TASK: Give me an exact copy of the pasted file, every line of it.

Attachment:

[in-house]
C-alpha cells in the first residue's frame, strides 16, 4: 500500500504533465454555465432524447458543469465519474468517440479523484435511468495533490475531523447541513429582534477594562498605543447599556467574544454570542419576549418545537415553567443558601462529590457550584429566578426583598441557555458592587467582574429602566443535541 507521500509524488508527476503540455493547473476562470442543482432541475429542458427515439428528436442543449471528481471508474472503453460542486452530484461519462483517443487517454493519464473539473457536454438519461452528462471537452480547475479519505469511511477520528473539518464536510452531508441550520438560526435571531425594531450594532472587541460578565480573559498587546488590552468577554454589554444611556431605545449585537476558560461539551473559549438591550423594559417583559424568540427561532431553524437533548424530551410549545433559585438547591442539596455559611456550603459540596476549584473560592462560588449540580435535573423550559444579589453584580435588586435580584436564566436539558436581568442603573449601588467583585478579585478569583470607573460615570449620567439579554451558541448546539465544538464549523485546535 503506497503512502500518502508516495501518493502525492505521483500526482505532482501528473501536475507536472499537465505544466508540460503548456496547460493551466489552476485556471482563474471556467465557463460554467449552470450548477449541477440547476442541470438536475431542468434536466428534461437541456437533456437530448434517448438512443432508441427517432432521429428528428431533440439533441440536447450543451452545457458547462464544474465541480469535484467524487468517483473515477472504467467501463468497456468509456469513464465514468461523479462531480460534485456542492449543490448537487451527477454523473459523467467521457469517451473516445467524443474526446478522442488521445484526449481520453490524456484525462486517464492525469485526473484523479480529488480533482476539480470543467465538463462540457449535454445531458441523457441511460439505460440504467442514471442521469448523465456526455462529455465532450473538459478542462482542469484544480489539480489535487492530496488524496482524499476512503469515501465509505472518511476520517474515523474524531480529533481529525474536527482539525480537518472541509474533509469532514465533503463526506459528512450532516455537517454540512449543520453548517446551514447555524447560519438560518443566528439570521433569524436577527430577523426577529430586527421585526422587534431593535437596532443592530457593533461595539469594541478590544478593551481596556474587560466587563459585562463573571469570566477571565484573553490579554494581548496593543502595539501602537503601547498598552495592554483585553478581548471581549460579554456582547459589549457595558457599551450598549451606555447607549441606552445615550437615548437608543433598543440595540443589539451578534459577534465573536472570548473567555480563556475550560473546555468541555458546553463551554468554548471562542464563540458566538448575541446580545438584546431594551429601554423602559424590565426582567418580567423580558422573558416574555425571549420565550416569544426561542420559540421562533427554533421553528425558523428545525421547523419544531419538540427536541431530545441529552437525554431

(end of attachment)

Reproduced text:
[in-house]
C-alpha cells in the first residue's frame, strides 16, 4: 500500500504533465454555465432524447458543469465519474468517440479523484435511468495533490475531523447541513429582534477594562498605543447599556467574544454570542419576549418545537415553567443558601462529590457550584429566578426583598441557555458592587467582574429602566443535541 507521500509524488508527476503540455493547473476562470442543482432541475429542458427515439428528436442543449471528481471508474472503453460542486452530484461519462483517443487517454493519464473539473457536454438519461452528462471537452480547475479519505469511511477520528473539518464536510452531508441550520438560526435571531425594531450594532472587541460578565480573559498587546488590552468577554454589554444611556431605545449585537476558560461539551473559549438591550423594559417583559424568540427561532431553524437533548424530551410549545433559585438547591442539596455559611456550603459540596476549584473560592462560588449540580435535573423550559444579589453584580435588586435580584436564566436539558436581568442603573449601588467583585478579585478569583470607573460615570449620567439579554451558541448546539465544538464549523485546535 503506497503512502500518502508516495501518493502525492505521483500526482505532482501528473501536475507536472499537465505544466508540460503548456496547460493551466489552476485556471482563474471556467465557463460554467449552470450548477449541477440547476442541470438536475431542468434536466428534461437541456437533456437530448434517448438512443432508441427517432432521429428528428431533440439533441440536447450543451452545457458547462464544474465541480469535484467524487468517483473515477472504467467501463468497456468509456469513464465514468461523479462531480460534485456542492449543490448537487451527477454523473459523467467521457469517451473516445467524443474526446478522442488521445484526449481520453490524456484525462486517464492525469485526473484523479480529488480533482476539480470543467465538463462540457449535454445531458441523457441511460439505460440504467442514471442521469448523465456526455462529455465532450473538459478542462482542469484544480489539480489535487492530496488524496482524499476512503469515501465509505472518511476520517474515523474524531480529533481529525474536527482539525480537518472541509474533509469532514465533503463526506459528512450532516455537517454540512449543520453548517446551514447555524447560519438560518443566528439570521433569524436577527430577523426577529430586527421585526422587534431593535437596532443592530457593533461595539469594541478590544478593551481596556474587560466587563459585562463573571469570566477571565484573553490579554494581548496593543502595539501602537503601547498598552495592554483585553478581548471581549460579554456582547459589549457595558457599551450598549451606555447607549441606552445615550437615548437608543433598543440595540443589539451578534459577534465573536472570548473567555480563556475550560473546555468541555458546553463551554468554548471562542464563540458566538448575541446580545438584546431594551429601554423602559424590565426582567418580567423580558422573558416574555425571549420565550416569544426561542420559540421562533427554533421553528425558523428545525421547523419544531419538540427536541431530545441529552437525554431